Contact us: St. Margaret's Church Church Lane, Alderton NN12 7LP email us
Rector Richard Stainer Phone: 01604 857619 Email: Address: The Rectory, 37 High Street, Blisworth
Church Warden Amanda Jane Selvey Phone: 01327 811380

The Church of England

The Church of England is the established or state church in England. It is divided into two provinces – Canterbury in the South of England and York in the North.

Each province has an archbishop as its head.

The Established Church

The Church of England is the established church, meaning, amongst other things:

  • the Monarch is the the Supreme Governor of the church (theologically Jesus is the head)
  • the Church performs a number of official functions
  • Church and State are linked


The Church of England traces its roots back to the early church, but its specifically Anglican identity and its links to the State date back to the Reformation.

Henry VIII started the process of creating the Church of England after his split with the pope in the 1530s. Henry was anxious to ensure a male heir after his first wife, Catherine of Aragon, had borne him only a daughter. He wanted his marriage annulled in order to remarry. In 1534 after several attempts to persuade the Pope to grant an annulment, Henry passed the Act of Succession and then the Act of Supremacy. These recognised that the King was “the only supreme head of the Church of England called Anglicana Ecclesia”. Henry adopted the title given to him by the Pope in 1521, that of Defender of the Faith.

Role of the Monarch

Today the Monarch retains the title Defender of the Faith and is still the Supreme Governor of the Church. He or she has to:

  • approve the appointment of archbishops, bishops and deans (on the recommendation of the Prime Minister)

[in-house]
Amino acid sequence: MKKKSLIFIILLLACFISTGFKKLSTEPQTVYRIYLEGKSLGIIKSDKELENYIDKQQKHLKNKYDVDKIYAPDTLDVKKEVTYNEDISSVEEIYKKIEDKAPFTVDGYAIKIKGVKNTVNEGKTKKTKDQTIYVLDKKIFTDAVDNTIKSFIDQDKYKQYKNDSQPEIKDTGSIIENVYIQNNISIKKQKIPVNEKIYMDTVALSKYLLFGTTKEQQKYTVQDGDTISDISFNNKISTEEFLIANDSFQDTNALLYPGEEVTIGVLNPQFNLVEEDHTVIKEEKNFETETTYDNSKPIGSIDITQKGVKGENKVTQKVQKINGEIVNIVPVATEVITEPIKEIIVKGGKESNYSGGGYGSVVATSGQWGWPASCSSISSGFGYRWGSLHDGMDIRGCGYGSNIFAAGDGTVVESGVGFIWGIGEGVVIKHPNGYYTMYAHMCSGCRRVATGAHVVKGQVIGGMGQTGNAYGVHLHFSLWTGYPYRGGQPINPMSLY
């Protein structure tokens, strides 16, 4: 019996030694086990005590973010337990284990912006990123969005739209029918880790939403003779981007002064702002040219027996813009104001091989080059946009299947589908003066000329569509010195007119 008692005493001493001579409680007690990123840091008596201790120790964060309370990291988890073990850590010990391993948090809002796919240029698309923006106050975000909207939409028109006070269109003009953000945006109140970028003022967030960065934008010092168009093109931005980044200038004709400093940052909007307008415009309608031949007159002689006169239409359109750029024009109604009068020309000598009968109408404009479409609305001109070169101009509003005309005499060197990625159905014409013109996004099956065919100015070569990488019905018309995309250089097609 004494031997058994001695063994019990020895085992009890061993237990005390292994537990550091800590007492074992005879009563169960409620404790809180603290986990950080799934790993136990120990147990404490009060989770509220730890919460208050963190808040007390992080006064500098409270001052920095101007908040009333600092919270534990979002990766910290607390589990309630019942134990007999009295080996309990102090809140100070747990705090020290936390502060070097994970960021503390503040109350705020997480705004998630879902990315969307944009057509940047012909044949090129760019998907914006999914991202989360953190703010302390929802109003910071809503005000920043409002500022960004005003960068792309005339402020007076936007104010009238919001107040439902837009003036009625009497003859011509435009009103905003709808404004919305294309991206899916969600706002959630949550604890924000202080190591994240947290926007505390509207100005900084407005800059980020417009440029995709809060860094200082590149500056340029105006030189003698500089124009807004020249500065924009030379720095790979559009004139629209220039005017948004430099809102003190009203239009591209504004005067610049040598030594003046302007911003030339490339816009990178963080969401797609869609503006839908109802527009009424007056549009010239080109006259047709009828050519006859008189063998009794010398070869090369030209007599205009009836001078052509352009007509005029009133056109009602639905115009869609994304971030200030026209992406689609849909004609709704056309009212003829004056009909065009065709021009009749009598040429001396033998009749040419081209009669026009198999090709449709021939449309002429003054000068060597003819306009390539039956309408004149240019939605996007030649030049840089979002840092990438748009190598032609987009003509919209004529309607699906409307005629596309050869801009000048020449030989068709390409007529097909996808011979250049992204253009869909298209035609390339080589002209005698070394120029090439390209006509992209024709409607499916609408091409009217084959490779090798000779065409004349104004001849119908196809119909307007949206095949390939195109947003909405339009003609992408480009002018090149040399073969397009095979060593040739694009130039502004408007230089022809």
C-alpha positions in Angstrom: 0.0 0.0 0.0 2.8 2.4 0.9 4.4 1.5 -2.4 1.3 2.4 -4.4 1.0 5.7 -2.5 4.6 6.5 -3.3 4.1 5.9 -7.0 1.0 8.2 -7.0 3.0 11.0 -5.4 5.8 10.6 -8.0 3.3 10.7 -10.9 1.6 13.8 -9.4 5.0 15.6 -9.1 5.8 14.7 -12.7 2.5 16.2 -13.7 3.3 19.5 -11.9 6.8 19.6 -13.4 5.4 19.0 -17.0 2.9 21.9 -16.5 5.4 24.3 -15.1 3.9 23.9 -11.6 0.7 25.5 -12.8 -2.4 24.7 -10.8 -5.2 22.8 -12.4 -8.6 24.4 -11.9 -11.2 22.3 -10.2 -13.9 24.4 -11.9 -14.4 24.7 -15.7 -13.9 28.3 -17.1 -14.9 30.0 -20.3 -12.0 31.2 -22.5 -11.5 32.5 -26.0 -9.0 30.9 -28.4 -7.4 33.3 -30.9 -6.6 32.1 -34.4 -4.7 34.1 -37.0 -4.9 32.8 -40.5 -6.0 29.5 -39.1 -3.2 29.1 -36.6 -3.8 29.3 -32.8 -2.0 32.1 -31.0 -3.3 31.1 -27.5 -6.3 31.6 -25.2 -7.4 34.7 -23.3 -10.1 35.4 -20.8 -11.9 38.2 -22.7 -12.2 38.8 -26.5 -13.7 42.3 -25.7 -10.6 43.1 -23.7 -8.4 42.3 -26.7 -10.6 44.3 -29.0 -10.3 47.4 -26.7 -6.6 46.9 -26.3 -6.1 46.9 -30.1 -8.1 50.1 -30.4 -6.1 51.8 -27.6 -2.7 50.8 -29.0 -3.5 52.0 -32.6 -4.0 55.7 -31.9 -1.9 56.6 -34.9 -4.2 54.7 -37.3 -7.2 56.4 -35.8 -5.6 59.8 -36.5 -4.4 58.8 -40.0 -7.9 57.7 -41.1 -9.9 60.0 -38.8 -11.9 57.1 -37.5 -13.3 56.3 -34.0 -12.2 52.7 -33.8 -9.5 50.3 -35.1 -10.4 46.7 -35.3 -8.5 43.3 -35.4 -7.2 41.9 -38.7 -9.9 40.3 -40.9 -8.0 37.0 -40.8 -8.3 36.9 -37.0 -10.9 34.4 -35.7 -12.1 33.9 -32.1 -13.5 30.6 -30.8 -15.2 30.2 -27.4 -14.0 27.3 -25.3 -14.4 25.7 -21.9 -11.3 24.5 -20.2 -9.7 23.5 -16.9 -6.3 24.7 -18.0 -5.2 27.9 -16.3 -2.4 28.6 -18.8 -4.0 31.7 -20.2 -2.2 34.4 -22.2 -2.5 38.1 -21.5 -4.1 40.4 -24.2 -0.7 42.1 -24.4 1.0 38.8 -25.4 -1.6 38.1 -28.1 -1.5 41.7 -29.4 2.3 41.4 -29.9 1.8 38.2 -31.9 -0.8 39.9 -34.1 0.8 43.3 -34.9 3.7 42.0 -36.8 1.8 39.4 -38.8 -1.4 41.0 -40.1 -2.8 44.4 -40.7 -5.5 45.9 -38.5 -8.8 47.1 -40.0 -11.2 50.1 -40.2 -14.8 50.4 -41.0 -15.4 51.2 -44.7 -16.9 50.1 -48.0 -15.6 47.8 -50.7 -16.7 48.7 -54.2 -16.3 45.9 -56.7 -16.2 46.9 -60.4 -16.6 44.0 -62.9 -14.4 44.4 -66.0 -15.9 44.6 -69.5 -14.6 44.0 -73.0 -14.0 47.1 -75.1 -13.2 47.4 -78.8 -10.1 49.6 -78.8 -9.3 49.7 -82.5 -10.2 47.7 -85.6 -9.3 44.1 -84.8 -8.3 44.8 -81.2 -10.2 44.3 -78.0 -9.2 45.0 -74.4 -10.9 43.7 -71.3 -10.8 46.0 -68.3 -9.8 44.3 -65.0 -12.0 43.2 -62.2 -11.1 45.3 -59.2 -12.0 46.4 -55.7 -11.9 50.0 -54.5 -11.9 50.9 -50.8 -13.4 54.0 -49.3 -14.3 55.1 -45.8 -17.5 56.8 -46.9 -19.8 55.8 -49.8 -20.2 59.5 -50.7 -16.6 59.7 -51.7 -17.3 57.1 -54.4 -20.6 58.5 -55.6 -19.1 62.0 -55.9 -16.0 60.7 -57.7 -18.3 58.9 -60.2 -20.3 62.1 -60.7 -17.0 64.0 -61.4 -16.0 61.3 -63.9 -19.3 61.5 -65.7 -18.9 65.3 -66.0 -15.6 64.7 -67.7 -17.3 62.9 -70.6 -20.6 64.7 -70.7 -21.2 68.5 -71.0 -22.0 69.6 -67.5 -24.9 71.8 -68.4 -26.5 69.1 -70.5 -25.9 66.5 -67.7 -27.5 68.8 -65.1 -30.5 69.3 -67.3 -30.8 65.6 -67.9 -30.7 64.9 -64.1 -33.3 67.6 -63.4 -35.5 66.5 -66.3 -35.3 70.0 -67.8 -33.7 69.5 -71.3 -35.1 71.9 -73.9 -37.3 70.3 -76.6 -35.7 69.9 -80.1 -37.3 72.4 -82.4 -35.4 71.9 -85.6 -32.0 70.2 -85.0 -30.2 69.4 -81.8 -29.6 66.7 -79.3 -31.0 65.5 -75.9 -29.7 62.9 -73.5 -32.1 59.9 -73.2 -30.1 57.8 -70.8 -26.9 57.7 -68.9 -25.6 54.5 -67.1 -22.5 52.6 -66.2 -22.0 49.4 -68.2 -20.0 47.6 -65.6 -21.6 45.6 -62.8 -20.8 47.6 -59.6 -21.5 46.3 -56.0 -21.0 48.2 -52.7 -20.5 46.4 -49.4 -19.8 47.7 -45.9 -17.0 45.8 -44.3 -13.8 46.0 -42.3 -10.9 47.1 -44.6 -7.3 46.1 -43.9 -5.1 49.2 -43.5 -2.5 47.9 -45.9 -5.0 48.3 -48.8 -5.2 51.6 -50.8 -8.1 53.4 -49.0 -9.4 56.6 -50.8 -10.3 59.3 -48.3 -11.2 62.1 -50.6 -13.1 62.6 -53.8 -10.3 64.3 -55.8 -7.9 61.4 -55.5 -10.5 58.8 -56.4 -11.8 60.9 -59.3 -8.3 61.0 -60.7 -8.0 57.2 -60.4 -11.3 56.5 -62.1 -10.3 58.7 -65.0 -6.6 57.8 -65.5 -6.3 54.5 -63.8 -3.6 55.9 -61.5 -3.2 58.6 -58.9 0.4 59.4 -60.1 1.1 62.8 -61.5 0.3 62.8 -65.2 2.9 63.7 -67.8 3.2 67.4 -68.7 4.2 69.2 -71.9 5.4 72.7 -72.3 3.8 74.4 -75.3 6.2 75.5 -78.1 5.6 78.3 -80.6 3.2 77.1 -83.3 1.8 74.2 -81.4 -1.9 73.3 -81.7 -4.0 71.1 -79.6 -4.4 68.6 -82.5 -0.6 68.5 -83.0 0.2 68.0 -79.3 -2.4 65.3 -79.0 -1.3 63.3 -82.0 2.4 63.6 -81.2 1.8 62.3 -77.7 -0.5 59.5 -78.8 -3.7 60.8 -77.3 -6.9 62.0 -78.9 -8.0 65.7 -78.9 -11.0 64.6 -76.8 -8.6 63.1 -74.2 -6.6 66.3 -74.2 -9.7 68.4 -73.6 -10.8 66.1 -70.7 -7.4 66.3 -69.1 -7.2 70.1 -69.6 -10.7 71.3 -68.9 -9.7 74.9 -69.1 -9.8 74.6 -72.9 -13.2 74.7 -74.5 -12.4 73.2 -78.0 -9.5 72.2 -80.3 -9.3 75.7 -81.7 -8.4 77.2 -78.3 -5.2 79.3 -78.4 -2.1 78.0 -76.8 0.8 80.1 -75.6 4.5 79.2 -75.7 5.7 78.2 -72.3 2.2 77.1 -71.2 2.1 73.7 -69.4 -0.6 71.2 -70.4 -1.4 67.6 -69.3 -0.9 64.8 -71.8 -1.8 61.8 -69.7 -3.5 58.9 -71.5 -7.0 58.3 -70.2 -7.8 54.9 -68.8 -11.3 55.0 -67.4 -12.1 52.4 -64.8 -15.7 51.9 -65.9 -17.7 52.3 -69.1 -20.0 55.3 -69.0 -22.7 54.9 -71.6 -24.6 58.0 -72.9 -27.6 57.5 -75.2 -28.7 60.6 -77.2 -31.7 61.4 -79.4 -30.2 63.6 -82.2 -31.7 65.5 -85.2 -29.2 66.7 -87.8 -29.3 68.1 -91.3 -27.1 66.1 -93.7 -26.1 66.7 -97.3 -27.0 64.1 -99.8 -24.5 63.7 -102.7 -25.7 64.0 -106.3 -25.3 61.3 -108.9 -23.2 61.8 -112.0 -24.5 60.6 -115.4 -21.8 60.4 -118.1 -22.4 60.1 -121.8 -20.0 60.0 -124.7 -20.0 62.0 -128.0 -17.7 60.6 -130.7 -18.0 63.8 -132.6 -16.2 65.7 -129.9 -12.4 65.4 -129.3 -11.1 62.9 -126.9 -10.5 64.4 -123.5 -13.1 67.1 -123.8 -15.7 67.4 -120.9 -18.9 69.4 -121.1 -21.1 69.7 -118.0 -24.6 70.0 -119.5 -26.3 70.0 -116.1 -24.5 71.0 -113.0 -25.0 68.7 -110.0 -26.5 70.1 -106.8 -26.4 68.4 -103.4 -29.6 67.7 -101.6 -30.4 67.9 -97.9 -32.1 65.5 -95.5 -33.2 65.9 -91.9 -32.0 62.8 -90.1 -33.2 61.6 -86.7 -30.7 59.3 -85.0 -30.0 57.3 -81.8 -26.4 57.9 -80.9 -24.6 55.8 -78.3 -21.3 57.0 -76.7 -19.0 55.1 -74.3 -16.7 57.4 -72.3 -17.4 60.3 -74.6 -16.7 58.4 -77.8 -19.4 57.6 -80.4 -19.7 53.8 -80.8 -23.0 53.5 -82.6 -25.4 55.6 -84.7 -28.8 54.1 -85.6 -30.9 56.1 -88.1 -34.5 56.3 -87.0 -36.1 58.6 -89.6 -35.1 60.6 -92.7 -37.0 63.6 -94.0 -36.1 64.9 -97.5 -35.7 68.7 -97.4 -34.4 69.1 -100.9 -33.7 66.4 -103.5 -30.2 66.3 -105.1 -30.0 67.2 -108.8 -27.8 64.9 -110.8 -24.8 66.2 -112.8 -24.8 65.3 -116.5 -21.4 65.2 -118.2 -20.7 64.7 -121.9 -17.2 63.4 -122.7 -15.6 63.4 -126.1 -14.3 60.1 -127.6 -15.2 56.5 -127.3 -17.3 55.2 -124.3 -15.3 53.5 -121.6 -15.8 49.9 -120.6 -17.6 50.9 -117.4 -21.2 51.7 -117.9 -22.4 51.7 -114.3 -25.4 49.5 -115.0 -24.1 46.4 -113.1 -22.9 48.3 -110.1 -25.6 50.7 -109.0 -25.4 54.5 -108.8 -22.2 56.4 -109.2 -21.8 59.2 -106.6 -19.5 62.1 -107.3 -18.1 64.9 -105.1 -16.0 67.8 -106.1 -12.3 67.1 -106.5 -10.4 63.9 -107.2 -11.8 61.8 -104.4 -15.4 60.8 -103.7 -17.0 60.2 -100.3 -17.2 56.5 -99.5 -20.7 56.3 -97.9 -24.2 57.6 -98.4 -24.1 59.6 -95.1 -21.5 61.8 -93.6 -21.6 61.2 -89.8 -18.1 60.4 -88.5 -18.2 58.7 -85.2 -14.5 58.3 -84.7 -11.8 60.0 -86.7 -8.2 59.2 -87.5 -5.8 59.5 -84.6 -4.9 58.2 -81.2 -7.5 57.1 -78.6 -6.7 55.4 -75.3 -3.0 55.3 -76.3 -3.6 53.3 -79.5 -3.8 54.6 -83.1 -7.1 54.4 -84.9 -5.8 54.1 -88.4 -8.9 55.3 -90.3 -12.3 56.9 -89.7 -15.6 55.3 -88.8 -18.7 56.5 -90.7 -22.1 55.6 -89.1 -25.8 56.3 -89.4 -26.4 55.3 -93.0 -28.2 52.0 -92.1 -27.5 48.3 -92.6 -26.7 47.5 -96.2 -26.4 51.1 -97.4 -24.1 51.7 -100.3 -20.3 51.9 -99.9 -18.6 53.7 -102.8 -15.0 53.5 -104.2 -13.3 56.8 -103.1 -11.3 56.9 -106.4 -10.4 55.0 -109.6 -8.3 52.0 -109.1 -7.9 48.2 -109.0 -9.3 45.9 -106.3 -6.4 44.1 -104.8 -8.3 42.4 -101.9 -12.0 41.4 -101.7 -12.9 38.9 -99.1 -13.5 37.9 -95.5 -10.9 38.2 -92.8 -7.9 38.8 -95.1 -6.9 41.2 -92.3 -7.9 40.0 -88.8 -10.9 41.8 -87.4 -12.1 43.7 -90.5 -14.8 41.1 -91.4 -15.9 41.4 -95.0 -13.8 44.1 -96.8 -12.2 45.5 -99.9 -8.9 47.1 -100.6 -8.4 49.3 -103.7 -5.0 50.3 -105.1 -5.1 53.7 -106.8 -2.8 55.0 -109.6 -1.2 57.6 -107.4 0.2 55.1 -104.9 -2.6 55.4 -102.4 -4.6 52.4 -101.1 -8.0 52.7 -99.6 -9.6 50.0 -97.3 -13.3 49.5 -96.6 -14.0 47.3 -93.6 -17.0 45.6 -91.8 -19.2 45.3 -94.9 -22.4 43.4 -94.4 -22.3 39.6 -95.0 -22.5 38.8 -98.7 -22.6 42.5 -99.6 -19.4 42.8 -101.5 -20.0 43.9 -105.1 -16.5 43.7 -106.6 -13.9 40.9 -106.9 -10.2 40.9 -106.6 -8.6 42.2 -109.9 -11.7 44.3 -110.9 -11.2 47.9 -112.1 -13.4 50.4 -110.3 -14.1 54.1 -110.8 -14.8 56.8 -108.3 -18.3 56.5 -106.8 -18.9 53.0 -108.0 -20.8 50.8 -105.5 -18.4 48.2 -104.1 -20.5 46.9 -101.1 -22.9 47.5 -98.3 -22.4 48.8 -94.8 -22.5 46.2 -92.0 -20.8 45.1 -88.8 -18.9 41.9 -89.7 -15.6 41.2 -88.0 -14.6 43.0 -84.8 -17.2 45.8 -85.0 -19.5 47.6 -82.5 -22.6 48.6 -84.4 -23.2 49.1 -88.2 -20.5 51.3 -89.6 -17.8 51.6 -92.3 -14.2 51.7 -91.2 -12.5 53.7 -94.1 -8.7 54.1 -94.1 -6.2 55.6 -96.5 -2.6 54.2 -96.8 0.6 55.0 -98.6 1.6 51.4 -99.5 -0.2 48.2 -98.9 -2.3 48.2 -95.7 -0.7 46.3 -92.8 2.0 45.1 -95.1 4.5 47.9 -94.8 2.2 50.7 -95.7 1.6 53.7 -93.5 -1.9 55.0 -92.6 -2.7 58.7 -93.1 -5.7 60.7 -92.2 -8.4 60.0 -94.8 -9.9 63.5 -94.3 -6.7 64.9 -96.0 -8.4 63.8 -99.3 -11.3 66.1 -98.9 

• formally open each new session (every five years) of the General Synod (the church’s governing body)
  • promise to maintain the Church in his or her coronation oath.

Legislative role

The Church of England also has a law-making role in Britain. Twenty-six bishops (including the two Archbishops) sit in the House of Lords and are known as the Lords Spiritual. They are thought to bring a religious ethos to the secular process of law, although in an increasingly multi-cultural society, future reform of the House of Lords could see the Lords Spiritual made up of a variety of Christian denominations and other faiths to reflect the religious make-up of Britain.

Civic duties

The Church of England, as the established church, fulfils a civic responsibility too. Its bishops and priests are responsible for performing state weddings and funerals, acts of remembrances, memorial services as well as grand occasions like the coronation. After wars or major disasters, the country ‘comes together’ to mourn under the spiritual guidance of the Church of England, although in recent years, such occasions have become more ecumenical and multi-faith as the Church of England acknowledges Britain’s changing religious landscape.


There are 43 dioceses in England covering the two provinces of Canterbury and York, plus the Diocese in Europe, with chaplaincies from the Arctic Circle to the Canaries. Each diocese has a bishop and usually at least one suffragan or assistant bishop. Each diocese is split into archdeaconries run by archdeacons and each archdeaconry is split up into deaneries.

The parish is the heart of the Church of England. Each parish is overseen by a parish priest, usually called a vicar or rector. Each parish church is run by the priest in collaboration with the Parochial Church Council. This group is usually made up of the congregation but is open to anyone on the church electoral roll. It, along with the bishop or other patron, appoints the priest. It also decides on the style of services and maintains the church buildings.


Each diocese has a Cathedral which is the ‘seat’ of the bishop but is run independently of him. Deans are in charge of Cathedrals, assisted by Canons and supported by a Greater Chapter including lay appointees.


The Church of England is described as being episcopally-led (there are 108 bishops in total) and synodically governed. This means it’s led by bishops and its practices are decided by the General Synod.

The General Synod is elected from the laity and clergy of each diocese and meets in London or York at least twice a year. There are three houses: the house of bishops; the house of clergy; the house of laity. Each synod member is elected to serve for five years. Complex rules govern how church law is passed. Some has to go through Parliament and all must be given Royal assent.


Individual parishes can decide how many services they hold in the week, how often they conduct Eucharistic services and how they structure the service to include hymns/songs, readings, the Creed, a sermon and prayers. Despite this flexibility, each priest is expected to conduct a service which has been authorised by the church in the service book.